4. 5 out of 5

    Liza Gilbert

    Hilda, a cow with a TRULY impressive red pompadour, is sad. The other animals in the barnyard try and help her out by forming a singing group to sing with her. The story is weak, but the illustrations are divine (and bovine, for that matter). Without resorting to clothes or props, the cat looks like a mustached professor, the head chicken looks like Freud, one scene has the most startled looking rabbit I've ever seen, and the duck looks like Jimmy Durante. Sometimes the grass is purple, one of t Hilda, a cow with a TRULY impressive red pompadour, is sad. The other animals in the barnyard try and help her out by forming a singing group to sing with her. The story is weak, but the illustrations are divine (and bovine, for that matter). Without resorting to clothes or props, the cat looks like a mustached professor, the head chicken looks like Freud, one scene has the most startled looking rabbit I've ever seen, and the duck looks like Jimmy Durante. Sometimes the grass is purple, one of the ducks is blue, and sometimes the sky is pink. I look forward to seeing more by Keith Graves, the illustrator.

  5. 4 out of 5

    Jenn

    I didn’t really like this book. It took me two tries just to read through it and it is very short. Throughout the book, the characters behave badly. They complain about how a friend’s mooing bothers them. Then, when they devise a plan to try and help her, they squabble and fight and are generally annoying. Reading the book with all of the animal sounds might be fun, but I think we can definitely find a better book that also includes fun animal sounds. Also, I didn’t think the pictures were that cut I didn’t really like this book. It took me two tries just to read through it and it is very short. Throughout the book, the characters behave badly. They complain about how a friend’s mooing bothers them. Then, when they devise a plan to try and help her, they squabble and fight and are generally annoying. Reading the book with all of the animal sounds might be fun, but I think we can definitely find a better book that also includes fun animal sounds. Also, I didn’t think the pictures were that cute. The book ended with someone complaining. So. That’s a big fat NO. My Favorite Picture: The sheep auditioning.

  6. 4 out of 5

    Laura

    You could teach inference with this book (at the end, why does the cow need an ice pack? It doesn't tell us directly, but we can infer she injured herself dancing.) This has very challenging vocab for ELLs. The book uses metaphors that would be hard for ELLs to understand without a lot of preteaching (especially 1st graders who are such concrete thinkers) "down in the dumps" "feeling blue" etc. I could use this to teach animals and the sounds they make. Also I could use this to talk about what a c You could teach inference with this book (at the end, why does the cow need an ice pack? It doesn't tell us directly, but we can infer she injured herself dancing.) This has very challenging vocab for ELLs. The book uses metaphors that would be hard for ELLs to understand without a lot of preteaching (especially 1st graders who are such concrete thinkers) "down in the dumps" "feeling blue" etc. I could use this to teach animals and the sounds they make. Also I could use this to talk about what a chorus is and imagine the different ways animals might dance for a motor break.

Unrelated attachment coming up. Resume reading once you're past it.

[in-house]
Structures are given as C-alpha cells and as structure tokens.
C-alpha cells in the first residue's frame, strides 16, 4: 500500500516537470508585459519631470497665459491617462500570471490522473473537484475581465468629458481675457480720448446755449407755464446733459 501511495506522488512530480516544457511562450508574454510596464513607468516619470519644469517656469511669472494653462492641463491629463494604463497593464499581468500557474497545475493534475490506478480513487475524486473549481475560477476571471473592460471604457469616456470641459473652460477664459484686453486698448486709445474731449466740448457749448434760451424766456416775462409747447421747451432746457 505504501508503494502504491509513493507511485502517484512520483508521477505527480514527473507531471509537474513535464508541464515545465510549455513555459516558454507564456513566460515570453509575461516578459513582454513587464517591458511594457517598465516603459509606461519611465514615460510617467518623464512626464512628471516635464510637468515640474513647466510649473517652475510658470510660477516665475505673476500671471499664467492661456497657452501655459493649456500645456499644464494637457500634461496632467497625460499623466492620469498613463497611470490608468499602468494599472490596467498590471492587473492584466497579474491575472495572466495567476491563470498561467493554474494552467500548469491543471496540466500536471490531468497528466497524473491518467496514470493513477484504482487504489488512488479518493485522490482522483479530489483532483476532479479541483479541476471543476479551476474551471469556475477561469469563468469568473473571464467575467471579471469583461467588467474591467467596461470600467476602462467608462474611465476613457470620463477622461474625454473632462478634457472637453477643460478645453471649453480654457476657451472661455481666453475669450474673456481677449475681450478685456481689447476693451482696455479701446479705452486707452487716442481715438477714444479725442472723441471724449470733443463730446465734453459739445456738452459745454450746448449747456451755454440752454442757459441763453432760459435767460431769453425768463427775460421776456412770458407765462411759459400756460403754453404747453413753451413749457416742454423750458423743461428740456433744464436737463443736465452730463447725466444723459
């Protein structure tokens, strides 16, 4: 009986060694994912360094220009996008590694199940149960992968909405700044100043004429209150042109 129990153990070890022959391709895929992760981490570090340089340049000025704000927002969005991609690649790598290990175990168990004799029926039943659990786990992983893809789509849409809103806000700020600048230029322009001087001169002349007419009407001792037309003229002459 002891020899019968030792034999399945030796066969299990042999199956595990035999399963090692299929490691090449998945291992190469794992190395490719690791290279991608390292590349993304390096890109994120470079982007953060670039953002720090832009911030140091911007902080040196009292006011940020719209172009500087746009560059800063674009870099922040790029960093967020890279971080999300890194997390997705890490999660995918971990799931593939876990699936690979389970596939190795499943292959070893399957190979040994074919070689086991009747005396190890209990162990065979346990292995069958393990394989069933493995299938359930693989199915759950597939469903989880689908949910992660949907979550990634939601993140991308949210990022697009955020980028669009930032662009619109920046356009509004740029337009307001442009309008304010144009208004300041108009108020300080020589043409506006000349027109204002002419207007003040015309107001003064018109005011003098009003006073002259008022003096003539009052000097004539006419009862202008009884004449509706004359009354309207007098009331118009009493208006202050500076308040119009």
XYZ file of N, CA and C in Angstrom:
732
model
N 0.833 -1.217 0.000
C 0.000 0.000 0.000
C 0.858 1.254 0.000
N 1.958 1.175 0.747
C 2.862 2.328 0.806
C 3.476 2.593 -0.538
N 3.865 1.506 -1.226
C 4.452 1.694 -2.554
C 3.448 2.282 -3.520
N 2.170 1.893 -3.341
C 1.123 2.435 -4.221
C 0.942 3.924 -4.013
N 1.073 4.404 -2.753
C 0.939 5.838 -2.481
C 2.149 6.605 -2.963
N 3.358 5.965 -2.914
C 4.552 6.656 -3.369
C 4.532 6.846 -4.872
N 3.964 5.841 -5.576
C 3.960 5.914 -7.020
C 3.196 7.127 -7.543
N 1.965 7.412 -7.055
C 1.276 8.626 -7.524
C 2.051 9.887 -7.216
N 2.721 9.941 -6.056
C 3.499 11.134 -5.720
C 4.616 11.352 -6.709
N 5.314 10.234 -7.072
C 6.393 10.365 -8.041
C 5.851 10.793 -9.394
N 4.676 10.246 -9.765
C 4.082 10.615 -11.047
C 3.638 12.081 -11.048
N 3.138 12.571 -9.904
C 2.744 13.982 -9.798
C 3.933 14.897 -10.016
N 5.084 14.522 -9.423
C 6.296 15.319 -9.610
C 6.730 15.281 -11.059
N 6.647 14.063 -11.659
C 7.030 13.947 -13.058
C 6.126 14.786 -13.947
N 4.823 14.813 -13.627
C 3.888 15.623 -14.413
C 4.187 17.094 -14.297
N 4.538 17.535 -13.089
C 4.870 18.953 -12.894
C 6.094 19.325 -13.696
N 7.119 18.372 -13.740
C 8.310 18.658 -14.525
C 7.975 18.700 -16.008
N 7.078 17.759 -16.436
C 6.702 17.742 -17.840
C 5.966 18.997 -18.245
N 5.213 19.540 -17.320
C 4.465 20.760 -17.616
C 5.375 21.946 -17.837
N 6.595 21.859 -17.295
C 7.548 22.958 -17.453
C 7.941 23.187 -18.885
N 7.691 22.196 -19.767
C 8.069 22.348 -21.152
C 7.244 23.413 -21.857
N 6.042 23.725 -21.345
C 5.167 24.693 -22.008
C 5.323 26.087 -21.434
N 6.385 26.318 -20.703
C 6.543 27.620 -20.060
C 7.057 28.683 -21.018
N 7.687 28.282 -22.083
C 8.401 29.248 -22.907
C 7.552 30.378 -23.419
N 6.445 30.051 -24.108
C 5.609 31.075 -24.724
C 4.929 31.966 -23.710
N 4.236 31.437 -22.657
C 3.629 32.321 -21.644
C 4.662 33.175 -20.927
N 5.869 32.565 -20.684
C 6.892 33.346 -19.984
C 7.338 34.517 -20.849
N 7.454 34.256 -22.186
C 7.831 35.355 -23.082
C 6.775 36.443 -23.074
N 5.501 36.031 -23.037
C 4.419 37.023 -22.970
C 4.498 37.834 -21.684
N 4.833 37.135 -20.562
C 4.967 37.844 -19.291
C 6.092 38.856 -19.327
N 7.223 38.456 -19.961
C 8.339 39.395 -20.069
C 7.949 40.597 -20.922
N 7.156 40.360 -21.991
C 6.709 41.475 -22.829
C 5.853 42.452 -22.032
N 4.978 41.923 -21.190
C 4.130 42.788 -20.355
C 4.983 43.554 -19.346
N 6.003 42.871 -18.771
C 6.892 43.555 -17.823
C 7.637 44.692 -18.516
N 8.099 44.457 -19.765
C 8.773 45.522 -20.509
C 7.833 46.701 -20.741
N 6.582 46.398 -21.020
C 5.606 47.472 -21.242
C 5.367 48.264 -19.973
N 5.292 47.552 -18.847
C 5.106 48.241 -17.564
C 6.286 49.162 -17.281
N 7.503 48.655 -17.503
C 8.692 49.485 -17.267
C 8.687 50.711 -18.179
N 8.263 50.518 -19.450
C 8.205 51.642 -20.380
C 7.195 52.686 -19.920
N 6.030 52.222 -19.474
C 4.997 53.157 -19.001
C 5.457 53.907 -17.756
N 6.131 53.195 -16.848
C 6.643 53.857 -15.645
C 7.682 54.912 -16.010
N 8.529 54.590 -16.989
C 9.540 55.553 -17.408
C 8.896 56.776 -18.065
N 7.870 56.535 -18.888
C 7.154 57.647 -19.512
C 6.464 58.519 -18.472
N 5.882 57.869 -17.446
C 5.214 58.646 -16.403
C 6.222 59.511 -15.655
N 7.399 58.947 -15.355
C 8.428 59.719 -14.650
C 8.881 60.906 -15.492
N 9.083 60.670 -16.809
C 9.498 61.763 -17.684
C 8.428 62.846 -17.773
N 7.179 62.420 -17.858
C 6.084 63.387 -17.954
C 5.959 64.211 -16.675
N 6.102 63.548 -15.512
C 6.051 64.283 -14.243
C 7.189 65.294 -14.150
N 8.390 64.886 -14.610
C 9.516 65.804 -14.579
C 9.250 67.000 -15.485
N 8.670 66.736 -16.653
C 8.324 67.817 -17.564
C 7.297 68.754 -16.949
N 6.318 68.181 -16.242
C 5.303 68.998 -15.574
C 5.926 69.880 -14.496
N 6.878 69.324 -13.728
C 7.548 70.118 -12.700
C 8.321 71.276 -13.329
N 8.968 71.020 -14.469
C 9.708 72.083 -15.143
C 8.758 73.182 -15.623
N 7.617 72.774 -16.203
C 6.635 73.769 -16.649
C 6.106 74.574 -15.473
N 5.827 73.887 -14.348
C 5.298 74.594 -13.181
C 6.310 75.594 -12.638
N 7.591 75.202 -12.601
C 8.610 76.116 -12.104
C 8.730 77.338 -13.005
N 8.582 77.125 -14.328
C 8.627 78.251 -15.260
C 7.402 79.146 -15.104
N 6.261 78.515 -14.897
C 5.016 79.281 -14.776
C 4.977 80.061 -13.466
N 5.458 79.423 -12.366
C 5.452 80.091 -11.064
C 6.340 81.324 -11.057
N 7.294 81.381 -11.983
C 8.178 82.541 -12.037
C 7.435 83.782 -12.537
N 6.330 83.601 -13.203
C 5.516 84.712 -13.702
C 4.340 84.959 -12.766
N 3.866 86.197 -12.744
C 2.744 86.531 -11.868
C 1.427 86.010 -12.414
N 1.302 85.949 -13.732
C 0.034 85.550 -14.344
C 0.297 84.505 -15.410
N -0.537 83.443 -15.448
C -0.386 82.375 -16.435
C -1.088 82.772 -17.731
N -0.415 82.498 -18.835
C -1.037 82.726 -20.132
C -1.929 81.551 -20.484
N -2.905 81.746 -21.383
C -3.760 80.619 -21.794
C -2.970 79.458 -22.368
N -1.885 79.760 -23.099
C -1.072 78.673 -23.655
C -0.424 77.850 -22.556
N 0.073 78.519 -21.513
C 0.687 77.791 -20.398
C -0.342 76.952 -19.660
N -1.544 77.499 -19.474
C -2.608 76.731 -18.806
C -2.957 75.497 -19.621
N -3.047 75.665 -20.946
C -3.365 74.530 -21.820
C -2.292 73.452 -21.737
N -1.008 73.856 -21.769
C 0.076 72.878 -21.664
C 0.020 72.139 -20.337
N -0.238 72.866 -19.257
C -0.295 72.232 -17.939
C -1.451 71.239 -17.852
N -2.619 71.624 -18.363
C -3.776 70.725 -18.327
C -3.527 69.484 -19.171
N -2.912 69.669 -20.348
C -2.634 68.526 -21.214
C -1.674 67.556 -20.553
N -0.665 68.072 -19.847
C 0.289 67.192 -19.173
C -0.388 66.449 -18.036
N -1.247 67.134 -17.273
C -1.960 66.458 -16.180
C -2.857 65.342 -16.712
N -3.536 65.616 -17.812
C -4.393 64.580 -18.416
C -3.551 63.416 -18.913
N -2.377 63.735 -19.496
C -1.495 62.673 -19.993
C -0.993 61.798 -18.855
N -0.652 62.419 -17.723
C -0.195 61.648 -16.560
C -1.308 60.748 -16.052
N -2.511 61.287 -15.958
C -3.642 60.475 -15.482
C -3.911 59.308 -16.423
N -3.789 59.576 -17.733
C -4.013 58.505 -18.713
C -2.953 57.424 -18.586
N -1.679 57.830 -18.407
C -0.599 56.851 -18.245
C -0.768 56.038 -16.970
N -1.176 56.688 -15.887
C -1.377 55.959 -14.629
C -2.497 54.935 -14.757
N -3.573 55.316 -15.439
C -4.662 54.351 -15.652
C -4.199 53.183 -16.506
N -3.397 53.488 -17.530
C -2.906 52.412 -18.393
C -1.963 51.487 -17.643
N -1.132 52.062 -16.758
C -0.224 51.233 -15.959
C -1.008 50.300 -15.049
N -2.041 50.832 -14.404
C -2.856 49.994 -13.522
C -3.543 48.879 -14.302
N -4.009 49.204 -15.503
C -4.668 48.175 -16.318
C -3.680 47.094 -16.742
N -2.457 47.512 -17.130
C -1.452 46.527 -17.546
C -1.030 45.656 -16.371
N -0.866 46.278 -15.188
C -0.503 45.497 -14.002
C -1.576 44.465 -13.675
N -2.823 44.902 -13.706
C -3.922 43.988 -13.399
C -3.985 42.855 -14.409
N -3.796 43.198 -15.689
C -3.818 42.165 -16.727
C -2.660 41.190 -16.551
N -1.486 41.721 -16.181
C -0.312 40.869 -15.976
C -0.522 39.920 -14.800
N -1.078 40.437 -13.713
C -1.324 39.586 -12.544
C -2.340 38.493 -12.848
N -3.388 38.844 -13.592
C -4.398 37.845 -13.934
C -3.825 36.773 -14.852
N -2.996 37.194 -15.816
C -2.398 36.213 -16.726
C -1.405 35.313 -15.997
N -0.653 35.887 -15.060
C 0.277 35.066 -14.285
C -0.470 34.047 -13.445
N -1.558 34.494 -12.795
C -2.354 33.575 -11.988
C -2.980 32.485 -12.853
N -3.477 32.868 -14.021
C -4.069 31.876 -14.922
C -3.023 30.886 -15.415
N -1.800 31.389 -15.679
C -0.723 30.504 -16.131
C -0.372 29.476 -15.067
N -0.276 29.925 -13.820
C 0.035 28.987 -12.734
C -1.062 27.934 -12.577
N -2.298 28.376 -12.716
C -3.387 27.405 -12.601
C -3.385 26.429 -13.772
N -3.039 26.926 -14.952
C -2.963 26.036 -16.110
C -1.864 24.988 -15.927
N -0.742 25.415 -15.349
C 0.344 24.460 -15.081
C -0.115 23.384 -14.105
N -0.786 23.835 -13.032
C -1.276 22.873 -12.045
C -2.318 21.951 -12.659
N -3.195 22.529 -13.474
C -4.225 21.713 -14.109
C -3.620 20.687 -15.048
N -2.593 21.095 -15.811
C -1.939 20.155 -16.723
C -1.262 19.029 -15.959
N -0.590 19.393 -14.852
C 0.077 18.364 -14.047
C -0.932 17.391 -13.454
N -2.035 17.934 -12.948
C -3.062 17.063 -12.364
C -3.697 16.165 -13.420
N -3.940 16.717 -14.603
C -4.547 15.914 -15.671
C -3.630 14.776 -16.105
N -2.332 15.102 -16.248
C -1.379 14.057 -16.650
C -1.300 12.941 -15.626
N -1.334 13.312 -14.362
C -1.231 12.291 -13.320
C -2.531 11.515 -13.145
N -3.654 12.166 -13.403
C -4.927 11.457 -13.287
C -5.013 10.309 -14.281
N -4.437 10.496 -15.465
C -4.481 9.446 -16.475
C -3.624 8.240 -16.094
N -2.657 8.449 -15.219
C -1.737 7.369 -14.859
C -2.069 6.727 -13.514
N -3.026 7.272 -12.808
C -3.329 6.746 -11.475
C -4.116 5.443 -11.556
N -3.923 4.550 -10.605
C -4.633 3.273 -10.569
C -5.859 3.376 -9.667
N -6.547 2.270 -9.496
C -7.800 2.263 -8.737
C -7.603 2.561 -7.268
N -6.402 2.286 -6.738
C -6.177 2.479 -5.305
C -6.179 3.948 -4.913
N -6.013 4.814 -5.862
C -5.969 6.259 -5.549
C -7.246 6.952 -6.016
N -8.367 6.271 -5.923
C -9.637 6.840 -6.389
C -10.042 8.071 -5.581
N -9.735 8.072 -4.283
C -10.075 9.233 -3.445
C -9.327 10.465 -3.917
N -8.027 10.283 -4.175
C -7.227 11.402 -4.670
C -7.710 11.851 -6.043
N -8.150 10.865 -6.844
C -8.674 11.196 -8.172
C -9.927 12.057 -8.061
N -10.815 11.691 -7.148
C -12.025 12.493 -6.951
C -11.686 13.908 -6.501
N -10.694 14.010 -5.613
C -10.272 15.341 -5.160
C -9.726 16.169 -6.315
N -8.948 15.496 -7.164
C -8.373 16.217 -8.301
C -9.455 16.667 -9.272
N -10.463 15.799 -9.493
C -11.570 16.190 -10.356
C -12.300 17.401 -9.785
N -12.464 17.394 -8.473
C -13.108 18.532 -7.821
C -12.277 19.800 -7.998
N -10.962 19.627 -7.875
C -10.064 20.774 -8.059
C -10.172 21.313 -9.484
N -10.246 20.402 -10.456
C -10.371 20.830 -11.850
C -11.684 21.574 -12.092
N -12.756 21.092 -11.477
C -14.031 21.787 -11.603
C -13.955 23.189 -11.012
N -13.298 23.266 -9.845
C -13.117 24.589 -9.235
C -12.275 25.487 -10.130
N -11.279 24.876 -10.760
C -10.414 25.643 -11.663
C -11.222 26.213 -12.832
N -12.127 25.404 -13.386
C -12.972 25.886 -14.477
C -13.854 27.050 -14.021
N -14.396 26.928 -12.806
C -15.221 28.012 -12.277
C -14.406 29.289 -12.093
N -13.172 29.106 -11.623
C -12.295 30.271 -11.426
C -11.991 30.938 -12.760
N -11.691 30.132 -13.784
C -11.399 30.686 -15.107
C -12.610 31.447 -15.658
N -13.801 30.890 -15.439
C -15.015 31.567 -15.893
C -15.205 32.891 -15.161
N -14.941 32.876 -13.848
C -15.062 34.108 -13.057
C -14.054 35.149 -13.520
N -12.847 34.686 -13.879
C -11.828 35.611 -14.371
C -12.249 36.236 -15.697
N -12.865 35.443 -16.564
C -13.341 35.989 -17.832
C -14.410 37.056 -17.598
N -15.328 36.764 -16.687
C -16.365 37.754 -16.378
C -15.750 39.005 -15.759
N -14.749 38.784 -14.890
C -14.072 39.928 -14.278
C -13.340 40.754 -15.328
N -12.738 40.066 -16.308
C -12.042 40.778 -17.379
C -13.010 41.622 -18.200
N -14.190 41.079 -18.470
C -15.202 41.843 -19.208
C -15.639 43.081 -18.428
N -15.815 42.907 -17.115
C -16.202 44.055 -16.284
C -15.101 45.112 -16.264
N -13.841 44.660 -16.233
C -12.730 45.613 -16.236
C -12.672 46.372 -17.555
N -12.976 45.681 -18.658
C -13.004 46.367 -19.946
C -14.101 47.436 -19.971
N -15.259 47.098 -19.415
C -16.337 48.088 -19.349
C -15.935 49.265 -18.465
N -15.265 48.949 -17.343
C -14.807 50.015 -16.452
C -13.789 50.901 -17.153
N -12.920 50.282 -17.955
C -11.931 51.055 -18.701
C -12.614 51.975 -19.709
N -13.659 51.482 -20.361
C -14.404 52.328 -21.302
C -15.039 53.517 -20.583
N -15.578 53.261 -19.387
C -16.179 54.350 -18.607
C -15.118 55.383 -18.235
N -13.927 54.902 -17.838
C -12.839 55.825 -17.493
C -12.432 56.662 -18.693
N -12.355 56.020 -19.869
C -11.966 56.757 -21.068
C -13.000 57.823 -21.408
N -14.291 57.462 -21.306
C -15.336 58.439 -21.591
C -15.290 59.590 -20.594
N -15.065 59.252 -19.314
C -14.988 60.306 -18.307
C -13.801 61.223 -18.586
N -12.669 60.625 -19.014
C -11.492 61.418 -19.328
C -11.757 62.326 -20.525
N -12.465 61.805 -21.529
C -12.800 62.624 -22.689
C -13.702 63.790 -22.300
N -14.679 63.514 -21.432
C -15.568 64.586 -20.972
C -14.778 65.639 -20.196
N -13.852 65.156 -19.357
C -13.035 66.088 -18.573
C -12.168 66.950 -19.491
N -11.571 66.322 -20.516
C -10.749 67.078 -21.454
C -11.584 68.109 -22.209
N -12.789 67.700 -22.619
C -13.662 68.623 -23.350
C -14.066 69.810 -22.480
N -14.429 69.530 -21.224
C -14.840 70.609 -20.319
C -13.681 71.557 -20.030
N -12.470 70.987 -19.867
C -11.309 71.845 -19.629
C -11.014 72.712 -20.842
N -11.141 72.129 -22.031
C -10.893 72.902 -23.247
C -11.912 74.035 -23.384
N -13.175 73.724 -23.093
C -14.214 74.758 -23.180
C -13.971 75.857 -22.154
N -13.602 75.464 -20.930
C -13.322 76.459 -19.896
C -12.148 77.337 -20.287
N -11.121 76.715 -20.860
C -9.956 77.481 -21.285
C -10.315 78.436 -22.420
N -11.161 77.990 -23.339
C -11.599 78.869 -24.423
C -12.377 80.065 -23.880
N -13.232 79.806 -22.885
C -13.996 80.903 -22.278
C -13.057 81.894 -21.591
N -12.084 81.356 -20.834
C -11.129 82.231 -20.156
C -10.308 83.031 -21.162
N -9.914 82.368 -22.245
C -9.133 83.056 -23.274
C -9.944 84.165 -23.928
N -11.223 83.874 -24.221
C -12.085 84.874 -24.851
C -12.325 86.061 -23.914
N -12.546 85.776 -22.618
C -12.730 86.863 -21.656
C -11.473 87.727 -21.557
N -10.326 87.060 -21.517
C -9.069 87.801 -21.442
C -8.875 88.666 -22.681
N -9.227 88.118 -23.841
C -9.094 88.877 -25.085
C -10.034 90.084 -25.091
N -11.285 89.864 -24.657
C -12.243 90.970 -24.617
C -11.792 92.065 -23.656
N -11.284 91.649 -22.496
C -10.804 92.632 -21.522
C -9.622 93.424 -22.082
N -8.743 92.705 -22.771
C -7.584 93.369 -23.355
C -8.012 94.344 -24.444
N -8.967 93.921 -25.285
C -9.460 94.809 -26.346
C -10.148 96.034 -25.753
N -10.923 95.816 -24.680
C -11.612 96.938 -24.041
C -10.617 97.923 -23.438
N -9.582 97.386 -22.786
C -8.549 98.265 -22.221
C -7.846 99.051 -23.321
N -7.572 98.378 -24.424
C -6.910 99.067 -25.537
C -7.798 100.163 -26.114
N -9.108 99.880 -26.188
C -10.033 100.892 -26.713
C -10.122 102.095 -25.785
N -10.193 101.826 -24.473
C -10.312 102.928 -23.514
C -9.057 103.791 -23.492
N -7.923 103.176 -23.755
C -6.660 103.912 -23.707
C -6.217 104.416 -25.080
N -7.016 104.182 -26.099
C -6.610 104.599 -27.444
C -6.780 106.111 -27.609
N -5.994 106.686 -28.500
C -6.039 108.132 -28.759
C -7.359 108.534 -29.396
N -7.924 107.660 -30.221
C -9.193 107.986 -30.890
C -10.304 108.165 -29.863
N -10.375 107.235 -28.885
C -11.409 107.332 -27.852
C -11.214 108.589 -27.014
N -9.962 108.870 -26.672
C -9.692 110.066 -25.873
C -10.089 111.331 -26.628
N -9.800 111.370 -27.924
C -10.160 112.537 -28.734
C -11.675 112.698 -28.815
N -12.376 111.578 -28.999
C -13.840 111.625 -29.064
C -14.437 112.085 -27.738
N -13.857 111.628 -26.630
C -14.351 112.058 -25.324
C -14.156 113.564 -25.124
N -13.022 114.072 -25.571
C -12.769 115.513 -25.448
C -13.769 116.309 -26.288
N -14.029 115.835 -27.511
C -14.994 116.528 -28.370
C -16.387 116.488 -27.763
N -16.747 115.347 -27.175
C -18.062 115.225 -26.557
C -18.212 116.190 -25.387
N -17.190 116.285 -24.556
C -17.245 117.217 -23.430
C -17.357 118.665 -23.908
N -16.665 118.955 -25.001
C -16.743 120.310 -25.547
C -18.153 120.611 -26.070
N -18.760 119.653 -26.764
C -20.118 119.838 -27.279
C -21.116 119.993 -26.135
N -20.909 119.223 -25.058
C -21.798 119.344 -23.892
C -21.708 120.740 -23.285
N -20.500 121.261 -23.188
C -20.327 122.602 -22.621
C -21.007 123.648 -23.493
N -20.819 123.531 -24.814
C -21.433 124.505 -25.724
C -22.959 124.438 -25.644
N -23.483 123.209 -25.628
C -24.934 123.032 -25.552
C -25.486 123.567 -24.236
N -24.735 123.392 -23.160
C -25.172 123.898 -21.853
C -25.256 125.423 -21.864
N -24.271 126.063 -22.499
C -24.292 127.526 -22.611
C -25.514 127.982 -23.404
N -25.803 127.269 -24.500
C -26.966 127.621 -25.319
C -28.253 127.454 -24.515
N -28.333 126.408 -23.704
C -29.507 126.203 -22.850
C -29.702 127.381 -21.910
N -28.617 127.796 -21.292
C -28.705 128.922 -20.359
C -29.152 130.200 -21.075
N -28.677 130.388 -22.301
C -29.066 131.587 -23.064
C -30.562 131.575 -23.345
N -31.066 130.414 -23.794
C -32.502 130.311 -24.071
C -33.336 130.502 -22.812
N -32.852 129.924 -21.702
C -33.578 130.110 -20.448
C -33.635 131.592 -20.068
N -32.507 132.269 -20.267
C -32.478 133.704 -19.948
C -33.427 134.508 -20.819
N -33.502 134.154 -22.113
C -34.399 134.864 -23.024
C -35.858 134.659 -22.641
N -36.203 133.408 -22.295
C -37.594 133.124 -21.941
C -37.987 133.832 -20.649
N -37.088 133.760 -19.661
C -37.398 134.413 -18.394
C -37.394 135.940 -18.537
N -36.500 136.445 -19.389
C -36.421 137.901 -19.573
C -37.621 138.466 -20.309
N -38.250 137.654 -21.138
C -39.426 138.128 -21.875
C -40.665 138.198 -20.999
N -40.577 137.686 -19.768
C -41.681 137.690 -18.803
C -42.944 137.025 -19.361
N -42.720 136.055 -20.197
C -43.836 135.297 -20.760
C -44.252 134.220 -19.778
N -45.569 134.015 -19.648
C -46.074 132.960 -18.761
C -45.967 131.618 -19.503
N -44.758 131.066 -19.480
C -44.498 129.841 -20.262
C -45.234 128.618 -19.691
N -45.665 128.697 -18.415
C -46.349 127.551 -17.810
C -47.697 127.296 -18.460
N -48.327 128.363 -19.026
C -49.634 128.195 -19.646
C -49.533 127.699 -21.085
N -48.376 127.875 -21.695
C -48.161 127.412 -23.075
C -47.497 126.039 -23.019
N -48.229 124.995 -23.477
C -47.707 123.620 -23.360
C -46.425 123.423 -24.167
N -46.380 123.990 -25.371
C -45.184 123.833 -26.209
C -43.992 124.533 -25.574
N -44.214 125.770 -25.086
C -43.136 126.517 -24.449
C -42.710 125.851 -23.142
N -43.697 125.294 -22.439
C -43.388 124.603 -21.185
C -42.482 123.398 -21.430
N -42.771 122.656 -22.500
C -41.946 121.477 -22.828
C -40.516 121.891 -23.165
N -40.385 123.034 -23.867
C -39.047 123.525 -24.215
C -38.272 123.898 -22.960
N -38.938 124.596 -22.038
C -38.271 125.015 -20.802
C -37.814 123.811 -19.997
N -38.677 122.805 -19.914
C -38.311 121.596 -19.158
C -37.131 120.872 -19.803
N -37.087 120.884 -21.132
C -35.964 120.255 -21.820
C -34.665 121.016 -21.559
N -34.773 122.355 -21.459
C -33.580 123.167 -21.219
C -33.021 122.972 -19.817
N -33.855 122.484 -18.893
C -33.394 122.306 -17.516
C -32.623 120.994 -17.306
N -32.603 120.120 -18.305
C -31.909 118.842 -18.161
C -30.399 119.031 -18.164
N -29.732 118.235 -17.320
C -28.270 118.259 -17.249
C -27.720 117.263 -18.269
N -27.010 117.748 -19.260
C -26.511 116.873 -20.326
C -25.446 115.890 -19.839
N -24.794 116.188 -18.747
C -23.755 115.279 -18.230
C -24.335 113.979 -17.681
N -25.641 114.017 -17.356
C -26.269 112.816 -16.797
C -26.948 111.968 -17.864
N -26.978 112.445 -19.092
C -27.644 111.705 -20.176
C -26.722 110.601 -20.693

7. 4 out of 5

    Rebecca

    Another hit from Margie Palatini that begs for a theatrical read-aloud. Heifer Hilda Mae sings so off-key and sadly (a boo-hoo moo) that the other barnyard animals hold auditions for a chorus to both lift her mood and drown her out. Adults will enjoy the American Idol style of the judges' table. Zany illustrations include Hilda's shock of red hair, and the Pig's giant nose. Would be really fun for a BASH.

  8. 5 out of 5

    Alexandria Hiam

    Hilda the cow has long been singing a sad song, "mi mi moo, boo hoo, moo." The other farm animals think she might be sad and lonely. They come up with a plan to create a chorus of other animals to sing along with Hilda. First they must all audition. When Hilda hears them all sing, she comes out and tells them that she has given up singing for dancing! Lots of animal sounds. Listen to a funny audio recording at www.harpercollinschildrens.com Hilda the cow has long been singing a sad song, "mi mi moo, boo hoo, moo." The other farm animals think she might be sad and lonely. They come up with a plan to create a chorus of other animals to sing along with Hilda. First they must all audition. When Hilda hears them all sing, she comes out and tells them that she has given up singing for dancing! Lots of animal sounds. Listen to a funny audio recording at www.harpercollinschildrens.com

  9. 4 out of 5

    Melanie

    HIlda Mae Heiffer is so blue her moo is way off. The other barnyard animals can't take the caterwauling anymore. So they get together and decide that Hilda Mae needs a singing partner or two or three... Cat and goose and chicken and pig all think they should be the ones to sing with the cow. However, the finally decide to hold auditions with a panel of judges. During the auditions, though, Hilda Mae comes back and decides she's no longer a singer. She's a....dancer!